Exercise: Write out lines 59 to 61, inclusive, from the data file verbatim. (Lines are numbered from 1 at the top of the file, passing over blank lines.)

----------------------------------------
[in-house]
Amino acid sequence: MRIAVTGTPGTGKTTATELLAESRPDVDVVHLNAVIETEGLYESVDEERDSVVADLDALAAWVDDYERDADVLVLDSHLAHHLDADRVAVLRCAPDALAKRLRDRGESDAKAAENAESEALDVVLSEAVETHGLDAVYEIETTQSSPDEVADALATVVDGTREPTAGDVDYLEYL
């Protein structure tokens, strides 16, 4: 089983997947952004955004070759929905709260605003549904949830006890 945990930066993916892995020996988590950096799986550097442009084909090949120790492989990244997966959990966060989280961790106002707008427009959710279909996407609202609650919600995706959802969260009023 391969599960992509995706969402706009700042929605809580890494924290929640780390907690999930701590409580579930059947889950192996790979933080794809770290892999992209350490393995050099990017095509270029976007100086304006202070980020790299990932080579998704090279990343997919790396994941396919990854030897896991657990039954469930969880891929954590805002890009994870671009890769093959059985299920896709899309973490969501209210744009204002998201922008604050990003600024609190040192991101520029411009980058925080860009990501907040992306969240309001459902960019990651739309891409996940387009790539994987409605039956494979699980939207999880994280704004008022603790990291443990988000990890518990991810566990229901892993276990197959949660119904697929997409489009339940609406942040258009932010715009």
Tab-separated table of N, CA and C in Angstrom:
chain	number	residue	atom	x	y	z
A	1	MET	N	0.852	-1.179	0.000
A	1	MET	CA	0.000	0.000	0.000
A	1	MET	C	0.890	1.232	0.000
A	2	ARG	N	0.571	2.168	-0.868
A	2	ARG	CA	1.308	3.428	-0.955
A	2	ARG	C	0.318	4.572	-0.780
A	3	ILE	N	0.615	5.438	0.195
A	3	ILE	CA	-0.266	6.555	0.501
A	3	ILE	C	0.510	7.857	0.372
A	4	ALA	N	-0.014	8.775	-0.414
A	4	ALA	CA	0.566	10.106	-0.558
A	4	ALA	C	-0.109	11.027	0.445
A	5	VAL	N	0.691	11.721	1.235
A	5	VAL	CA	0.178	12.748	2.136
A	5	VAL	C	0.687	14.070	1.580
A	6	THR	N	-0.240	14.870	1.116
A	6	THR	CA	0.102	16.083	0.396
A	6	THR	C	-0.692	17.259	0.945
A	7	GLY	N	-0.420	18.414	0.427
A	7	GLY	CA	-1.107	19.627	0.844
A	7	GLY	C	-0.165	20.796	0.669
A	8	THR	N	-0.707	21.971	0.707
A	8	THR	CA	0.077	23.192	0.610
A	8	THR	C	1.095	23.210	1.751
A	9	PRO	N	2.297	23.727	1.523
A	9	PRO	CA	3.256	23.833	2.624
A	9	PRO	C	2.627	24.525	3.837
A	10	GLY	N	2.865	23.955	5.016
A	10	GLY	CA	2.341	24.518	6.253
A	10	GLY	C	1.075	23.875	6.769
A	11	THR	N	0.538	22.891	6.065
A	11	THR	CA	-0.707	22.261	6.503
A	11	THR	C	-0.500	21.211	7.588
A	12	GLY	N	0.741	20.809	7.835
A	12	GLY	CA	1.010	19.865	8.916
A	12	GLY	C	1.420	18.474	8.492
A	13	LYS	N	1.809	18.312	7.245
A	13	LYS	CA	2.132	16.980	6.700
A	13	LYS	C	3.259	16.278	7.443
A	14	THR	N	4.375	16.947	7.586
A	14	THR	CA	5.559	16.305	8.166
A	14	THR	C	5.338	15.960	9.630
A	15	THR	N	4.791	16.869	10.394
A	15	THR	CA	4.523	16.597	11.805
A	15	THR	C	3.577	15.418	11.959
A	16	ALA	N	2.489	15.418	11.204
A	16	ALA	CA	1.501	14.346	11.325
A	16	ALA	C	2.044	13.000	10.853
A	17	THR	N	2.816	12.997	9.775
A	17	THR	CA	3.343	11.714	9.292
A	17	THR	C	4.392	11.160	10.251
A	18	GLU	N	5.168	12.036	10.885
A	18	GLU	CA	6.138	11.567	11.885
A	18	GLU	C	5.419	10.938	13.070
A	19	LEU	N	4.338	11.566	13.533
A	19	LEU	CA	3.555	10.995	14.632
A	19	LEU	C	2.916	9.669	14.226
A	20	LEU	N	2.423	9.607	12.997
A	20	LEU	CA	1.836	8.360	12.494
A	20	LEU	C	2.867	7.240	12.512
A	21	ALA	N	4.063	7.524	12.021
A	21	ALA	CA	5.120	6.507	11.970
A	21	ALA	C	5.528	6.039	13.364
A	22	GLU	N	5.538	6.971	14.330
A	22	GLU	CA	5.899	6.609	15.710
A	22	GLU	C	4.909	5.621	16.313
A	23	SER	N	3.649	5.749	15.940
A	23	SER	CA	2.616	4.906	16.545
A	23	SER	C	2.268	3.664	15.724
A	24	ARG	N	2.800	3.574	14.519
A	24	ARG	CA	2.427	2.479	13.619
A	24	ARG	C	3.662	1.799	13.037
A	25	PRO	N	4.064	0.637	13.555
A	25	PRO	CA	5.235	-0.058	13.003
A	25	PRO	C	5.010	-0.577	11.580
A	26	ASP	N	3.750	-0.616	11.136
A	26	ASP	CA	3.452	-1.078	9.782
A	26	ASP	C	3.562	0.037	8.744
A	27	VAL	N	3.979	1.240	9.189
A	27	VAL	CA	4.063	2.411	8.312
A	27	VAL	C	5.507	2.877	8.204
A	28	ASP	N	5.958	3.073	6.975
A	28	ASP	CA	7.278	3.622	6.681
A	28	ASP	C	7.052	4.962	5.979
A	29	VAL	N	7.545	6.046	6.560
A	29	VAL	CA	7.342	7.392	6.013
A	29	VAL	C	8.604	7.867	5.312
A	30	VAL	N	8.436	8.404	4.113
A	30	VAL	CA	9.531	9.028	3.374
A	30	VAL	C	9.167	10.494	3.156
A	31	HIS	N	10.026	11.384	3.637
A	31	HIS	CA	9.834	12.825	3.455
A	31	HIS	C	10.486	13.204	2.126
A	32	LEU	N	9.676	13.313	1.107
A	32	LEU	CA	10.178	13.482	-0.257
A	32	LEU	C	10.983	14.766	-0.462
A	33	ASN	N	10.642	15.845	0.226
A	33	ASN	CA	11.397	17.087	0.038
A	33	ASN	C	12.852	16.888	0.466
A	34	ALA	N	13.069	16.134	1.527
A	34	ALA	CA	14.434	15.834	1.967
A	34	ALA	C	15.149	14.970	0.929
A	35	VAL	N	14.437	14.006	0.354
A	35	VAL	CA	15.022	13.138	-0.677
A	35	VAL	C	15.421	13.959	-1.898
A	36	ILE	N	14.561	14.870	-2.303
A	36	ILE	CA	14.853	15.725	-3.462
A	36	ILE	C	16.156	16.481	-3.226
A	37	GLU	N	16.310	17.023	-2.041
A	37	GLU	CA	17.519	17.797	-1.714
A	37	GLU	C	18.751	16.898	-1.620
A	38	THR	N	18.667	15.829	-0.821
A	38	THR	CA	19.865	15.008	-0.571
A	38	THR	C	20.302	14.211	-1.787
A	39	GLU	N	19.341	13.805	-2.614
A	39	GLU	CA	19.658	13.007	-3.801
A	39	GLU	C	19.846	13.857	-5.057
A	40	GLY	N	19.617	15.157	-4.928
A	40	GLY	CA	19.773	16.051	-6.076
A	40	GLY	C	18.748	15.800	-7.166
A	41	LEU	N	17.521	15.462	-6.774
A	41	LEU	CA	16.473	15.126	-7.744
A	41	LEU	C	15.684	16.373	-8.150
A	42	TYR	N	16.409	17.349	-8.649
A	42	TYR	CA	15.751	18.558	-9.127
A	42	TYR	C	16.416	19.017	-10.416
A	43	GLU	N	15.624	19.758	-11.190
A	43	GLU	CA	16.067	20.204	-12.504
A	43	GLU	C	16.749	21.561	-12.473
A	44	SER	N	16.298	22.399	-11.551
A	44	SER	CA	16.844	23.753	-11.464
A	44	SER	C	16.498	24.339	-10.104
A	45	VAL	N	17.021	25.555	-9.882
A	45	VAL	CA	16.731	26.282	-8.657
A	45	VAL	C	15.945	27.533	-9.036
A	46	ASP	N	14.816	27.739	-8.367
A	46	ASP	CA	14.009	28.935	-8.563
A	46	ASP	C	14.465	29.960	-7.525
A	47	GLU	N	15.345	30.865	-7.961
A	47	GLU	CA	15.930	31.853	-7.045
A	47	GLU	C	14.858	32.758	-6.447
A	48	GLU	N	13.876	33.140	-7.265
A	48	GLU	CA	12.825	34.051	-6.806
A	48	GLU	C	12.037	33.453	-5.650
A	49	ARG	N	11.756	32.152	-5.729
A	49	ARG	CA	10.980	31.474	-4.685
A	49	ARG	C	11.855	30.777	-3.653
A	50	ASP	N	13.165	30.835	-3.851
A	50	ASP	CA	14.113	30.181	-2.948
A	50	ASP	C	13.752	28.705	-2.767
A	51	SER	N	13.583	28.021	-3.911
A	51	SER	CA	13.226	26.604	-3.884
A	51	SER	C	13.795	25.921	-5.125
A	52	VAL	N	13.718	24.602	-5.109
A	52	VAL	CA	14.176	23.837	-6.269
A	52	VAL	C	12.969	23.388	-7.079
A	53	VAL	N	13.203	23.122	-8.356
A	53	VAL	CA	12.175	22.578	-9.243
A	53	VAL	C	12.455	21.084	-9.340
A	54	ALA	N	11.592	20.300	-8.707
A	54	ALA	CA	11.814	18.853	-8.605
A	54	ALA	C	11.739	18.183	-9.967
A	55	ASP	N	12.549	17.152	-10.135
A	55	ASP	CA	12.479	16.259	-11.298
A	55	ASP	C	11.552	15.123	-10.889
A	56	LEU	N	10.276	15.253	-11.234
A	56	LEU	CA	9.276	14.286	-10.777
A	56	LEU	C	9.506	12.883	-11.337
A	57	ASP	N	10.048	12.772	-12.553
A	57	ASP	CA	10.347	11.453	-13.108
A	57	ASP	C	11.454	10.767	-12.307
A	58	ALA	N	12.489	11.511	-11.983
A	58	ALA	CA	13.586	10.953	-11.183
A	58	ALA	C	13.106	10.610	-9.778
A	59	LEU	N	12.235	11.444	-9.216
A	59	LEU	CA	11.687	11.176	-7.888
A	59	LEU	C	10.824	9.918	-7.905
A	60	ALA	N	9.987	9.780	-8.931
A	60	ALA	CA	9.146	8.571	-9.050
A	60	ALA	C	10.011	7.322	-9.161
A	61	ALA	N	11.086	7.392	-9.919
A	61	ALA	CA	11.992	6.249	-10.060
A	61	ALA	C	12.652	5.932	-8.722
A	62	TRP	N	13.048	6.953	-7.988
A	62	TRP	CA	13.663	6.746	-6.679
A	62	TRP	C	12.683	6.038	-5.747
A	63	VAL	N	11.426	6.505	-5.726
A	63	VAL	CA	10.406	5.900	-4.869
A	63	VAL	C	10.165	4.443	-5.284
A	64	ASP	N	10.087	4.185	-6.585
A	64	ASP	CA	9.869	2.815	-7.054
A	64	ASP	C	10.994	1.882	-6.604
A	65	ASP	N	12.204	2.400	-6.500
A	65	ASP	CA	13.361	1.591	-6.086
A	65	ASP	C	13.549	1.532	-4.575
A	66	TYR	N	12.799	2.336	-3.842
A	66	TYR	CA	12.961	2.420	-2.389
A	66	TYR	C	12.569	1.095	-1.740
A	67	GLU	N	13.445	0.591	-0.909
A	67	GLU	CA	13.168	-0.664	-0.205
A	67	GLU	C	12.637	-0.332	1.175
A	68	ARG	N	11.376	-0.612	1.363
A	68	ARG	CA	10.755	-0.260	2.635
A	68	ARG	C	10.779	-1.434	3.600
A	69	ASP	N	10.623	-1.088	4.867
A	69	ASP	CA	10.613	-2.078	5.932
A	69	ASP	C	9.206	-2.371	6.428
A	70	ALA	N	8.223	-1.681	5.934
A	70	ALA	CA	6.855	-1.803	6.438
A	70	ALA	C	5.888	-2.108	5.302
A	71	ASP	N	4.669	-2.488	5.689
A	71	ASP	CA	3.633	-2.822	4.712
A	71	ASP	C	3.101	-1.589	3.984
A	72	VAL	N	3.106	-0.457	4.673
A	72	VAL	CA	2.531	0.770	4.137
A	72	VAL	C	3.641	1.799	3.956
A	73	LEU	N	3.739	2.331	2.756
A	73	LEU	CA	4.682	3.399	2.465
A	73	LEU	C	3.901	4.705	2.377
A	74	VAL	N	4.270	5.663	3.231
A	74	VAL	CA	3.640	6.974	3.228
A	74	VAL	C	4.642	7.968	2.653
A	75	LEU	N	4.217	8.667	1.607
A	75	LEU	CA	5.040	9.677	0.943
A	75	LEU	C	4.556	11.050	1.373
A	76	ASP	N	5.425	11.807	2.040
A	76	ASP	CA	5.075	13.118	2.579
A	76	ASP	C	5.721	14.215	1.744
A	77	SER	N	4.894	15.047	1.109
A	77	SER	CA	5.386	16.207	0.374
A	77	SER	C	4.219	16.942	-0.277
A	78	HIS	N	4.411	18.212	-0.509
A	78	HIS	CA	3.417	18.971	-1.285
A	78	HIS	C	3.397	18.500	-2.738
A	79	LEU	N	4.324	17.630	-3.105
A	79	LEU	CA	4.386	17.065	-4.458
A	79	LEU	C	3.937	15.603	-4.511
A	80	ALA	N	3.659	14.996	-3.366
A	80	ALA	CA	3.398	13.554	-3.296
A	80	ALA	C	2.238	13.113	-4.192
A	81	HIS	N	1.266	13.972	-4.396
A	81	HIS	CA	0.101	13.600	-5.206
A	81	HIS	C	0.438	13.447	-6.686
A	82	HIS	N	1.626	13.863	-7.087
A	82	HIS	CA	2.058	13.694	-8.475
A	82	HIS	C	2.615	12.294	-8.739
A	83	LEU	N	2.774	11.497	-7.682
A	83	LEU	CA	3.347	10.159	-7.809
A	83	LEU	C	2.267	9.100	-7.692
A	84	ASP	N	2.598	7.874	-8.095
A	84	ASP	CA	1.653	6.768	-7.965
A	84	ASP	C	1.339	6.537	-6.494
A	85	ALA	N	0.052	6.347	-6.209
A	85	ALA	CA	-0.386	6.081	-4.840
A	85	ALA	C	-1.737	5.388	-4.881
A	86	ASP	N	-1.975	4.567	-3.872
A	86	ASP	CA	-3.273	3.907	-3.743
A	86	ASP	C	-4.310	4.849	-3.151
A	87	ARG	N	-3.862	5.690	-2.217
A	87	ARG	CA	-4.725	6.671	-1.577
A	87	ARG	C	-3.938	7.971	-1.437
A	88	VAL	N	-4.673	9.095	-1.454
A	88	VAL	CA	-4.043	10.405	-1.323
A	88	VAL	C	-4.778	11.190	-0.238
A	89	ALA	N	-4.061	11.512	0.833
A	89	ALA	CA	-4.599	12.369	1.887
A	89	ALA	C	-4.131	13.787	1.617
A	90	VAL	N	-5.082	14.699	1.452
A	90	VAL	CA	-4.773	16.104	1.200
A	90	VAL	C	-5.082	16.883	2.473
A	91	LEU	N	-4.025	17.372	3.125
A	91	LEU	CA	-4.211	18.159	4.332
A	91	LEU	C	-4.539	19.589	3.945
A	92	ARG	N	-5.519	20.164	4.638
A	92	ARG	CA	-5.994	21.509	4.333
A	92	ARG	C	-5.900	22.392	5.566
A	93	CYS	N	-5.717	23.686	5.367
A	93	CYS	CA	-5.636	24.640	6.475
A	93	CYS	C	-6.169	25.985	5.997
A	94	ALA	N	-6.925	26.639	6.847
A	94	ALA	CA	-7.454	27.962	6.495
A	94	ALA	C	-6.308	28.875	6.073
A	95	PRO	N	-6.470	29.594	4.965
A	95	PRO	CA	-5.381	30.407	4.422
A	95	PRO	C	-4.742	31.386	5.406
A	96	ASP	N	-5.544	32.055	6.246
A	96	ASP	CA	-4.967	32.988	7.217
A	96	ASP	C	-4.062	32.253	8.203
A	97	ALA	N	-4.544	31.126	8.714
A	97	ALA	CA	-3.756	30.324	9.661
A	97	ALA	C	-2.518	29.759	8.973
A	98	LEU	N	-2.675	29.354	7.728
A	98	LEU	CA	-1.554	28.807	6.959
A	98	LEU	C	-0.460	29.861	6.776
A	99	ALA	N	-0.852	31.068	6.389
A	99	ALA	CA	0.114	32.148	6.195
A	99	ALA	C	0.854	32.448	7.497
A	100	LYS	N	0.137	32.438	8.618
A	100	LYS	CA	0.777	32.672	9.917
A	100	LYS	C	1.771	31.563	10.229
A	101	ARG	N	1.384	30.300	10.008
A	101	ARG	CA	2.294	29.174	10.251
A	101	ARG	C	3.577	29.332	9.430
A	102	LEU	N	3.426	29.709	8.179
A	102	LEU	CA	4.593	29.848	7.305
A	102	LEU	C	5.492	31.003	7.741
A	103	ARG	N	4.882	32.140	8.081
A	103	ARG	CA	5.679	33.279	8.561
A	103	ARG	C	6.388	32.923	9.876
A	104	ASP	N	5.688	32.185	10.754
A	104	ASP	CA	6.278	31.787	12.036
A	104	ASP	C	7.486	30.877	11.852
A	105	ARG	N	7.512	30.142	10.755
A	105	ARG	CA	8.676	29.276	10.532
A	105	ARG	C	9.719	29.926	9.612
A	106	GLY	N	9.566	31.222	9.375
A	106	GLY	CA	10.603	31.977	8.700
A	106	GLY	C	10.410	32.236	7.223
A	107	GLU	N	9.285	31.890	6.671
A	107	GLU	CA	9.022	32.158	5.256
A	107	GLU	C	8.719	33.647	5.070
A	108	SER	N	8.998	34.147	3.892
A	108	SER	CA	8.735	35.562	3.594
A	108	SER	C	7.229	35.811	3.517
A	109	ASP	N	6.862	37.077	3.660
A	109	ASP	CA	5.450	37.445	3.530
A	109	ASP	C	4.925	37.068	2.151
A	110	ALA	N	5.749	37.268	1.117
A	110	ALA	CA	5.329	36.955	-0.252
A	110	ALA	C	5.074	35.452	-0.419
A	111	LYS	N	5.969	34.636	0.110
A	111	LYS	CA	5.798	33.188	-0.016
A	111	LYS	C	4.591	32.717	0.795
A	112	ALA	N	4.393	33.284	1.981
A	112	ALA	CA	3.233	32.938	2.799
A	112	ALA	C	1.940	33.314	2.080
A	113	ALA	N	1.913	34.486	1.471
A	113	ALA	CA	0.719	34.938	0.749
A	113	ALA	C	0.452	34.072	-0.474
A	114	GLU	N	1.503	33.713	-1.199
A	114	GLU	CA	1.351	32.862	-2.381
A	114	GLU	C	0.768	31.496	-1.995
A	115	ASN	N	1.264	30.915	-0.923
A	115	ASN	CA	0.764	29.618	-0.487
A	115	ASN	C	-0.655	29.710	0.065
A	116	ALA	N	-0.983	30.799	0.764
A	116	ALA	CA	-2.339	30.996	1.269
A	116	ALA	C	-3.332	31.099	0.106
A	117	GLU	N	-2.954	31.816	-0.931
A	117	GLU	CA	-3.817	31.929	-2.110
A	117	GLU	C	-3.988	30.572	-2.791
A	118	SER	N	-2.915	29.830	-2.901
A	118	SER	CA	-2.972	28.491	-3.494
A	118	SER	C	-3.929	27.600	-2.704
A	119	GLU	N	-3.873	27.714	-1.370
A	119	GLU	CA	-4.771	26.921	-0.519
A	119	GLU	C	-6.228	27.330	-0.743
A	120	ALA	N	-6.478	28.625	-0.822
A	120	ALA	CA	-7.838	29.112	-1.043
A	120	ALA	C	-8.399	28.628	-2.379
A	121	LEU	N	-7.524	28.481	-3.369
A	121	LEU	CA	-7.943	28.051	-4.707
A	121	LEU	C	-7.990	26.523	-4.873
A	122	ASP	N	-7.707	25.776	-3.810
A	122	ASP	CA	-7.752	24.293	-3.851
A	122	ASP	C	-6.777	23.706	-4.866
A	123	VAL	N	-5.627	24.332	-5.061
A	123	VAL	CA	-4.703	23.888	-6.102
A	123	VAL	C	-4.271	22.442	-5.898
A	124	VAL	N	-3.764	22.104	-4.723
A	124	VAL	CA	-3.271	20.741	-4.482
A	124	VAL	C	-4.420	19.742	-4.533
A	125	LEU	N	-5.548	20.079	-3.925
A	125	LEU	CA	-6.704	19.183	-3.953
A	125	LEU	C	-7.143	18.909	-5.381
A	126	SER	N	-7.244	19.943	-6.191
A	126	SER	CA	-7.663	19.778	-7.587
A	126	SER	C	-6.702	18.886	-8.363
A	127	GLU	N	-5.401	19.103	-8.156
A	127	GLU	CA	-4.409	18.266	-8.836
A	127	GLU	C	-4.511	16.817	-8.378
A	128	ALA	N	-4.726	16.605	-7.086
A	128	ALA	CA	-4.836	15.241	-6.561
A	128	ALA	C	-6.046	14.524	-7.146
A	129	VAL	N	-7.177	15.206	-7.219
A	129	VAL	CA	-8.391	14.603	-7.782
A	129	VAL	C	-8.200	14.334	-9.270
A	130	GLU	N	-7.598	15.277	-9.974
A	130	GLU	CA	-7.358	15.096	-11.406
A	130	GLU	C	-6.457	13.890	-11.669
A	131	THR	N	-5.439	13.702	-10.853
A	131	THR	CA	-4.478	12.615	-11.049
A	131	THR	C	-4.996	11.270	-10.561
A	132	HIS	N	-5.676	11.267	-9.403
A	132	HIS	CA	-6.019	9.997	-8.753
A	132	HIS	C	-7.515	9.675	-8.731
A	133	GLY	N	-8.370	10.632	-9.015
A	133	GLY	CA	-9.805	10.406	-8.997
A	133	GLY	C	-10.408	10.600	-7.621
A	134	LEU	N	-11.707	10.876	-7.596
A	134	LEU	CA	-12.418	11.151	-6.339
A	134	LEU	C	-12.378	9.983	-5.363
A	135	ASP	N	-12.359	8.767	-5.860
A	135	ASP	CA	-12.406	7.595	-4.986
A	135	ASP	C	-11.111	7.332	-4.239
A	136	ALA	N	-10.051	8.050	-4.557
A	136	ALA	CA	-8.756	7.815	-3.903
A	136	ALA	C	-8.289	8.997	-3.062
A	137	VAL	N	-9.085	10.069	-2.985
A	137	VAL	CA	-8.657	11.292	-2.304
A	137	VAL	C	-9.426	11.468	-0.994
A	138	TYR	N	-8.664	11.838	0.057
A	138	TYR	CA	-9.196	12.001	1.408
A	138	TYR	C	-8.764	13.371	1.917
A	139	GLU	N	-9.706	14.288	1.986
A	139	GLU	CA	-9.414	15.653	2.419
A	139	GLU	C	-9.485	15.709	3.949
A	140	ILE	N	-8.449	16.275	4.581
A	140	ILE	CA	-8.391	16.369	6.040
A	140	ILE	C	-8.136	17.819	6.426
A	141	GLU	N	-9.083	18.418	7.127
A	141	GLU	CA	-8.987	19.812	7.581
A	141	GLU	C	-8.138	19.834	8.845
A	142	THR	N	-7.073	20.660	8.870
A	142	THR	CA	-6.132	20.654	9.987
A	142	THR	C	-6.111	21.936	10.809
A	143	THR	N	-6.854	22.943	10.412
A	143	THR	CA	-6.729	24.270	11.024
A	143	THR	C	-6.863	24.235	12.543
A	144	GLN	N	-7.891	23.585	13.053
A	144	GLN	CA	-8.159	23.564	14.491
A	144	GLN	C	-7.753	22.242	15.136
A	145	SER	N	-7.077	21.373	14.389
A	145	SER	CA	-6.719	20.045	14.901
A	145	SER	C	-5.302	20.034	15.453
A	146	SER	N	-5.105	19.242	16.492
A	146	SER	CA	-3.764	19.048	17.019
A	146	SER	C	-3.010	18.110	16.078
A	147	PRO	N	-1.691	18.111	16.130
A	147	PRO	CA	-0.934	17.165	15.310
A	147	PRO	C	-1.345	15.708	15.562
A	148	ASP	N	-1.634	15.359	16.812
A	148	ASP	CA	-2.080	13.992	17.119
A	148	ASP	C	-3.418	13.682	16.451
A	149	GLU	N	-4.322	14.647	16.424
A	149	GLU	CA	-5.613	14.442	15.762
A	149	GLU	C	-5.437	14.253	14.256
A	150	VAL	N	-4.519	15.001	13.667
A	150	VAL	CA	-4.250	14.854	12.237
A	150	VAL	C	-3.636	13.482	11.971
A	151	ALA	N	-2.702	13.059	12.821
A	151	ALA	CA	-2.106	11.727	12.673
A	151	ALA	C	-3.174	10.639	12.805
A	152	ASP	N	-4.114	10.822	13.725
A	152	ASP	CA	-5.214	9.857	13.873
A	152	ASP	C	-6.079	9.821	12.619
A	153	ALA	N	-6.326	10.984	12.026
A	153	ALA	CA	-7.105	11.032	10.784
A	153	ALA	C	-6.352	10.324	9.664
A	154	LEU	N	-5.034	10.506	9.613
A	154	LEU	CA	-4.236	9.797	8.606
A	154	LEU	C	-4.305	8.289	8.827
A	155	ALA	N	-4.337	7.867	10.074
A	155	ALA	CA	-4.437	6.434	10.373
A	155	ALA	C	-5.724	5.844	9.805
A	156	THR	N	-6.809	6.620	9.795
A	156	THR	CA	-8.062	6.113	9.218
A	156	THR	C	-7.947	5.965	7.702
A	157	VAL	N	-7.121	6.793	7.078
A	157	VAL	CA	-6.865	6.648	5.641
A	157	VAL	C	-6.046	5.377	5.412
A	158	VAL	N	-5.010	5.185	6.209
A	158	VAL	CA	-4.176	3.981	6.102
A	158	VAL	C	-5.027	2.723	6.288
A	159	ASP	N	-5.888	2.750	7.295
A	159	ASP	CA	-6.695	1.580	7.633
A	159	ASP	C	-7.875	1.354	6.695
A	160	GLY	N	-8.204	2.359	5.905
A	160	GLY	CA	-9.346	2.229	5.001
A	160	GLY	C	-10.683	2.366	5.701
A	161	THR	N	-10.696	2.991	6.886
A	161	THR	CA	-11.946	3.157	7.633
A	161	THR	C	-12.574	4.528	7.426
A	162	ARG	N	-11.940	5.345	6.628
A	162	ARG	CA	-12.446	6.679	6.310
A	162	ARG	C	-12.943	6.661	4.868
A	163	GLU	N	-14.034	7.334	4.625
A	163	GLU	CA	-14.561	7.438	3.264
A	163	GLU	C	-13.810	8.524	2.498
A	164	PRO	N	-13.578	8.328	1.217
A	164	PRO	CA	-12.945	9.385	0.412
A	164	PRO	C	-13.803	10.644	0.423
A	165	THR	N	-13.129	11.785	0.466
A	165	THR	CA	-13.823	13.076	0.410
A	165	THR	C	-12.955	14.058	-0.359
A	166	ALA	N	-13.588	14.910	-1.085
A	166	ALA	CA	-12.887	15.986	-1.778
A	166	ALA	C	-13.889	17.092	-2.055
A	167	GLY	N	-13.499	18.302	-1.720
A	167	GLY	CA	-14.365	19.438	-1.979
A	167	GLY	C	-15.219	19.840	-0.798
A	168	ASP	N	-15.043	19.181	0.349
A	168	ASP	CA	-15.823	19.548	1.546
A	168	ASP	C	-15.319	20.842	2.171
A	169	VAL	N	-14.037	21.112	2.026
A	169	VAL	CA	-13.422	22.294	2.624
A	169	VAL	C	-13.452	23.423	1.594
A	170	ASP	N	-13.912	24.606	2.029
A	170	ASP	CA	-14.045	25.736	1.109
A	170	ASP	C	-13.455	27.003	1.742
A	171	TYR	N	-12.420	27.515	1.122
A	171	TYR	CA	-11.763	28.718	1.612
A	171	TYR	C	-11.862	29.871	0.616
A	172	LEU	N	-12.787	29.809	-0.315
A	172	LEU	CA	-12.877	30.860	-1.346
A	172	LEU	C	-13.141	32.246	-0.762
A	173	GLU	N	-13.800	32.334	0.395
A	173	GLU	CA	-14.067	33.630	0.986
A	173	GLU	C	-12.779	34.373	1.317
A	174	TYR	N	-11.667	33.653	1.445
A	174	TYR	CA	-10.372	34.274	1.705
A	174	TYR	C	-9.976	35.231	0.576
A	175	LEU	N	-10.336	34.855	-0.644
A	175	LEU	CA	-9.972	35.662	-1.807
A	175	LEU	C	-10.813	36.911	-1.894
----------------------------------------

A	18	GLU	C	5.419	10.938	13.070
A	19	LEU	N	4.338	11.566	13.533
A	19	LEU	CA	3.555	10.995	14.632